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BBQ Briquettes & BBQ Wood Guide

When it comes to charcoal grills, you need the best wood and briquettes for barbecuing. But how do you choose them in the sea of options? Lucky for you, we came up with a handy guide.

Back in the day, timber logs (e.g. natural wood) were our primary source of heat and smoke. Fast forward to the present day; there are now lots of recommendations for grilling and smoking meats.

This has resulted in endless debates and questions about ‘what’s the best wood for barbecuing?’

As many BBQ lovers get more serious about their passion for outdoor cookouts, they want to know more about the type of timber and fuel they’re using. So if you’re a budding grillmaster – here’s a guide on everything you need to know about BBQ briquettes and BBQ wood.


Key takeaways:

  • The smoke produced from the timber is what gives the smoky flavour to your food.
  • Changing up the type of wood you’re using can enhance the overall taste, especially when smoking.
  • There are dozens of kinds of wood to choose from. From wood chips, charcoal briquettes to pellets and whole logs, you might feel overwhelmed by choice.
  • There are recommendations for meat/timber combinations when smoking. Matching wood to what you are cooking really does the trick.

Steaks and a corn on a grill smoker

Grilling With Wood, Charcoal Briquettes and Pellets

Grilling is pretty much the simplest form of outdoor cooking. Light up the fire, put the food on top, wait for it to cook, and it’s done.

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But once you get more serious about it, things can get more complicated. This is particularly true if you’re going the charcoal route.

Unlike gas grills with only tank propane as the fuel source, with grill charcoal BBQs, you have more options. The more choices you have, the more decisions.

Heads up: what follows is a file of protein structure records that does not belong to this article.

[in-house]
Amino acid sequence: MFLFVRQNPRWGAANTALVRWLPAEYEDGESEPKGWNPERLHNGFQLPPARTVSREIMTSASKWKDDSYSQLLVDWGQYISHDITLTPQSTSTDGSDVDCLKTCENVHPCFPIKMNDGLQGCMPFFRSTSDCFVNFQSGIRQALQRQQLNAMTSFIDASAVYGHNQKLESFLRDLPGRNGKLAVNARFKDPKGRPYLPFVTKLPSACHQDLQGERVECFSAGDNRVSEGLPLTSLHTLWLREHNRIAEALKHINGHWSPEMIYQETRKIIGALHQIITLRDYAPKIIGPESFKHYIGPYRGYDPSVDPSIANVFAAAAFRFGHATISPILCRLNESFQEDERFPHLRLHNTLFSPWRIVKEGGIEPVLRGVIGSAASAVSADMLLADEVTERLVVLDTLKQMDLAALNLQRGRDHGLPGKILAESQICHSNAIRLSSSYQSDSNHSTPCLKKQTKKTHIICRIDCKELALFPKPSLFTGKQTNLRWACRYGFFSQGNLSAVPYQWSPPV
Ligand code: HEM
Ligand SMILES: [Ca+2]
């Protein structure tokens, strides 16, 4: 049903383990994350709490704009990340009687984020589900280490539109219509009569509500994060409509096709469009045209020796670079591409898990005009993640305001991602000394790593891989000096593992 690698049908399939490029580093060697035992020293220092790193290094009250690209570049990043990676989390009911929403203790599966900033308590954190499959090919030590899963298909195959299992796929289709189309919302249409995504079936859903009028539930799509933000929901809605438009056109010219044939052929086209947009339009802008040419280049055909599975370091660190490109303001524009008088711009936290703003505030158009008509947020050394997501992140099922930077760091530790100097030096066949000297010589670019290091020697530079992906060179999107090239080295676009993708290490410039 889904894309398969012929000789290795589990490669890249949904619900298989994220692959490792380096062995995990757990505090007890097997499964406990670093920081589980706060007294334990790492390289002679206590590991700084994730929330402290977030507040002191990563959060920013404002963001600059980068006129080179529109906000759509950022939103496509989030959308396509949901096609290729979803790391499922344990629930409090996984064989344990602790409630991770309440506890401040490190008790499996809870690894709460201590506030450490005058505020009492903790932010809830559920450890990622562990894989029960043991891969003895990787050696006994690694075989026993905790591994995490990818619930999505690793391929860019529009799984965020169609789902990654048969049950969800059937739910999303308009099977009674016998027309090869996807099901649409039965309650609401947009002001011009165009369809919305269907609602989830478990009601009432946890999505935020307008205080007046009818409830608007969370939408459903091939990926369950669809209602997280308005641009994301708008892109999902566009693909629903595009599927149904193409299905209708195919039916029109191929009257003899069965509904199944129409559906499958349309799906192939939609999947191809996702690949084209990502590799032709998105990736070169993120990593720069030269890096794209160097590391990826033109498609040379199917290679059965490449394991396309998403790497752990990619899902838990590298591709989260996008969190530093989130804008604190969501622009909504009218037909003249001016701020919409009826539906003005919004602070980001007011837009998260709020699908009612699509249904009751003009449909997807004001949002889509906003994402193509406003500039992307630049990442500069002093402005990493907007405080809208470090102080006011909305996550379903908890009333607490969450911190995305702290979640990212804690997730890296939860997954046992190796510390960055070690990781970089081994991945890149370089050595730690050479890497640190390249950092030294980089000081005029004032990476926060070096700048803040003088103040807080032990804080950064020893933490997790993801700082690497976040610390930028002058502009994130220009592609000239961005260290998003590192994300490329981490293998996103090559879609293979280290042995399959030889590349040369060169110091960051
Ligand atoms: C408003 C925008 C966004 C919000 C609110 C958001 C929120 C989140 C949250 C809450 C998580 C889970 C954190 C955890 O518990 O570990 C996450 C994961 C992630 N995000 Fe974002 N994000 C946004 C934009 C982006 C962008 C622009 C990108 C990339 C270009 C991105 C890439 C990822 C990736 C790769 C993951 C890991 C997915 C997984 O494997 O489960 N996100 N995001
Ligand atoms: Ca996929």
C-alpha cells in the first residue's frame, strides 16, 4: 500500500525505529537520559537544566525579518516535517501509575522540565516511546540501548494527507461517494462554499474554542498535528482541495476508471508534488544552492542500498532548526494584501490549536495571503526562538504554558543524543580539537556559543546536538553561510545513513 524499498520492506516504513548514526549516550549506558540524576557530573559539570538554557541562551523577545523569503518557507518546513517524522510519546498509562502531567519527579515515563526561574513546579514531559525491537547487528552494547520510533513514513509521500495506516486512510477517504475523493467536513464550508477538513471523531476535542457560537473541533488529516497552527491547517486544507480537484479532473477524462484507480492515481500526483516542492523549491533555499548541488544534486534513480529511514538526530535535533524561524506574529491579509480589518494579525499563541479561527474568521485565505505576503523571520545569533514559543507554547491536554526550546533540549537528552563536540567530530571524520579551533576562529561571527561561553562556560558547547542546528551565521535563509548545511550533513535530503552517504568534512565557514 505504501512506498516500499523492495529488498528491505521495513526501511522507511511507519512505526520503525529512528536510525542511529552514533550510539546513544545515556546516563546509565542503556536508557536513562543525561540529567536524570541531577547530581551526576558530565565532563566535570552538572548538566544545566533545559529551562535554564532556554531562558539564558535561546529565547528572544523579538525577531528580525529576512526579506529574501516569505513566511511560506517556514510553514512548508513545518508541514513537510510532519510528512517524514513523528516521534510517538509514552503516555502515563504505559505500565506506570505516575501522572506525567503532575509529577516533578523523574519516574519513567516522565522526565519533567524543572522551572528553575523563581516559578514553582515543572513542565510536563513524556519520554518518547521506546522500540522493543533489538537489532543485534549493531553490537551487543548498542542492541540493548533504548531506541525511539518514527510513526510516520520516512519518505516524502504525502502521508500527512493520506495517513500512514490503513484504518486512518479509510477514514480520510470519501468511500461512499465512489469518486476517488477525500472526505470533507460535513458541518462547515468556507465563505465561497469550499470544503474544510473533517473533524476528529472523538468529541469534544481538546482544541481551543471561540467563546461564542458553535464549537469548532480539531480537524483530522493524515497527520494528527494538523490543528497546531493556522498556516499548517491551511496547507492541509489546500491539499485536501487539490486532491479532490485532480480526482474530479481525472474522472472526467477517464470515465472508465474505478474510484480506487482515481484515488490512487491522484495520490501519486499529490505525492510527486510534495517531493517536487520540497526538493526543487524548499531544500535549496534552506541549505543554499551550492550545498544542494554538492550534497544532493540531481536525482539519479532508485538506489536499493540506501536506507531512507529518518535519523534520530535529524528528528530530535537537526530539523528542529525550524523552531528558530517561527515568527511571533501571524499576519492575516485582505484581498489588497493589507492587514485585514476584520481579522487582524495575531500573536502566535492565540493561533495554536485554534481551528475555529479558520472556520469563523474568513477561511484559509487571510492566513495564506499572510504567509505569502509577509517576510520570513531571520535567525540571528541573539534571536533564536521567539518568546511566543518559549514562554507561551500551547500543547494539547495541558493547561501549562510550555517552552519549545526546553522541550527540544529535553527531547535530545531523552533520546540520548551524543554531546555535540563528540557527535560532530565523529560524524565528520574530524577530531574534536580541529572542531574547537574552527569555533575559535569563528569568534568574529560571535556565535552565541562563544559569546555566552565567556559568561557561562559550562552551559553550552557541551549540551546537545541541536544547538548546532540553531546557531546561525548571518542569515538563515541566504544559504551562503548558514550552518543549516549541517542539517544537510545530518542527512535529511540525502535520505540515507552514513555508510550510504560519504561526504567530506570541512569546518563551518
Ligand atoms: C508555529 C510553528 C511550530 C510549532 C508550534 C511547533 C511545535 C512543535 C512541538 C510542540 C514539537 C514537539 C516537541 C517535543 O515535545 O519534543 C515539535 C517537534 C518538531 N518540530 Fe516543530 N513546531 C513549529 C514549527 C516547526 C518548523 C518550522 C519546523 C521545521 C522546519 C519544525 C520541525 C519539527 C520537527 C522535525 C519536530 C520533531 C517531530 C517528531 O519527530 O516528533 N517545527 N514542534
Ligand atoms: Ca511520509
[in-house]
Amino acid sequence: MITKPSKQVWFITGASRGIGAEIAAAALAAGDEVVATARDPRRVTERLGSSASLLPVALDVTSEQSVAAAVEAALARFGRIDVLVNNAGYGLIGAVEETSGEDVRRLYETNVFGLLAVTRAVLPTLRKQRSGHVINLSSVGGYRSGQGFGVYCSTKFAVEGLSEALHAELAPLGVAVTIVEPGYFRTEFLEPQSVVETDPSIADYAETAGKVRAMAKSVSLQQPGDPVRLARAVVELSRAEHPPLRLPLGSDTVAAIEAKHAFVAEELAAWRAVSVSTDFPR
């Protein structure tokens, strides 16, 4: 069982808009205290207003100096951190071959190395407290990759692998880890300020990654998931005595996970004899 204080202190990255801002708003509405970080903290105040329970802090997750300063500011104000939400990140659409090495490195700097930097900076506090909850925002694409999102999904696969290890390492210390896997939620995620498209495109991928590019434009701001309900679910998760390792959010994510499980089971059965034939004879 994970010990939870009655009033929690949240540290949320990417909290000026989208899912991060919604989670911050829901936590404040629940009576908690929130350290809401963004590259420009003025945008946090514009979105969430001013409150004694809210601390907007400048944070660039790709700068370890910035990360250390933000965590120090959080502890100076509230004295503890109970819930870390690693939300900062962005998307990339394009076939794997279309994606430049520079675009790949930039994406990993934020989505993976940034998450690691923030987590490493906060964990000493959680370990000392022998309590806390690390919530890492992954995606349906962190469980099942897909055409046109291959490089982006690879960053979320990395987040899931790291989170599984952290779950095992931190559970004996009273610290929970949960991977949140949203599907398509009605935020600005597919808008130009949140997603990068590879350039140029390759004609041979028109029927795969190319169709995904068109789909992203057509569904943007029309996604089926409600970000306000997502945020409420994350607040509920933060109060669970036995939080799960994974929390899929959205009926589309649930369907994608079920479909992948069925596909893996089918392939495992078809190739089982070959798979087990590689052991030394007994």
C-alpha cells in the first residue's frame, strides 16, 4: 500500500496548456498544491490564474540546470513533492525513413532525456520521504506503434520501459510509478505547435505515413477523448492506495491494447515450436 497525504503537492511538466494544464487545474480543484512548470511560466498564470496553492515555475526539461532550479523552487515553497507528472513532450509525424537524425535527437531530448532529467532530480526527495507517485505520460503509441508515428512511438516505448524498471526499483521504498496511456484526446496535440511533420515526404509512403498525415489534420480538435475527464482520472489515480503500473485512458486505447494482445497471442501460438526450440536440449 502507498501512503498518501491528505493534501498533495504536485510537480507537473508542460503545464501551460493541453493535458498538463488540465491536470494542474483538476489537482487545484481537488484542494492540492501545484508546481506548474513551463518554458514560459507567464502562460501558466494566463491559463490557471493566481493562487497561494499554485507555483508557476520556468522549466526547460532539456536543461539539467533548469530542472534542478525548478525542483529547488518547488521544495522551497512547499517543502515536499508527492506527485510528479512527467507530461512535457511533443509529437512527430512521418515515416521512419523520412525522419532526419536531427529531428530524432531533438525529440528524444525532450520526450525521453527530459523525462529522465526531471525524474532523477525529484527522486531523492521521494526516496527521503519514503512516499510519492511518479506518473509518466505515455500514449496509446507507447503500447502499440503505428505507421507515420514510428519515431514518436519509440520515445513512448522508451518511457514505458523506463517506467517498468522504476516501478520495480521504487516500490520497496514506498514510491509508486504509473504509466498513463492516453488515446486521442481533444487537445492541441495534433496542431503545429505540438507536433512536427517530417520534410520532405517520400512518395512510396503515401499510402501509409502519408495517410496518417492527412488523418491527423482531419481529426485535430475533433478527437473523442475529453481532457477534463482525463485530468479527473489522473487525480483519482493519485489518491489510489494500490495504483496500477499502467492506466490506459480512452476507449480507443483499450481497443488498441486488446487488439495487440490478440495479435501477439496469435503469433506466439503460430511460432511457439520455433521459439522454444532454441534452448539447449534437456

For one, you have to choose the type of charcoal. Do you go for charcoal briquettes? Lumpwood charcoal? Binchotan?

After you select which charcoal family you want to use, you’ll realise there are also timber choices, such as:

  • Wood pellets
  • Hickory wood
  • Mesquite wood
  • Apple wood
  • Pecan wood
  • Cherry wood

Before you decide which one you think works best for you, start with the basics first. By this, let us teach you about charcoal.

white hot burning charcoal

Background: How Is Charcoal Made?

Charcoal produces a hot, long-lasting, largely smokeless fire. This makes it a desirable fuel for cooking, especially for barbecues. In fact, it’s popularly used for outdoor cookouts around the world, including in the UK.

Charcoal is produced by burning a carbon-rich material such as wood in an oxygen-poor environment. With little or insufficient air, wood can’t catch on fire.

In return, everything in the timber (except the carbon) melts away into liquid or gas. Then you’re left with a high-carbon chunk of the good stuff, a.k.a. charcoal.

From there, charcoal splits into two main categories:

  • Charcoal briquettes
  • Lump hardwood charcoal

Burning charcoal briquettes on a kettle grill

Charcoal briquettes

Charcoal briquettes aren’t actual charcoal. They’re a combination of charcoal and other ingredients moulded into easy-to-light lumps.

One of the primary ingredients is the char (traditional charcoal). It’s responsible for the briquette’s ability to light easily and produce the desired wood-smoky flavour.

The other primary ingredient used is coal. This is to achieve and produce a high-temperature, long-lasting fire. Minor ingredients include:

  • Binding agents (e.g. starch made from corn or wheat)
  • Nitrate as an accelerant
  • Lime as an ash-whitening agent

With this mixture, charcoal briquettes offer an even, predictable, and long-burning heat. They make a great option as fuel for cooking or grilling large cuts of meat, which takes a long time to cook through.

Note: Considering that briquettes aren’t 100% wood, they’re not natural yet they’re ideal for grilling all day long!

Burning lump hardwood charcoal on a portable charcoal grill on sand

Lump hardwood charcoal

As the name implies, lumpwood charcoal is charcoal made from chunks of natural hardwood. With no fillers to burn down, hardwood lumps produce less ash than charcoal briquettes.

By weight, they burn for about 20 minutes long and more quickly than briquettes. Hardwood lumps impart a smoky flavour because they’re an ingredient in itself.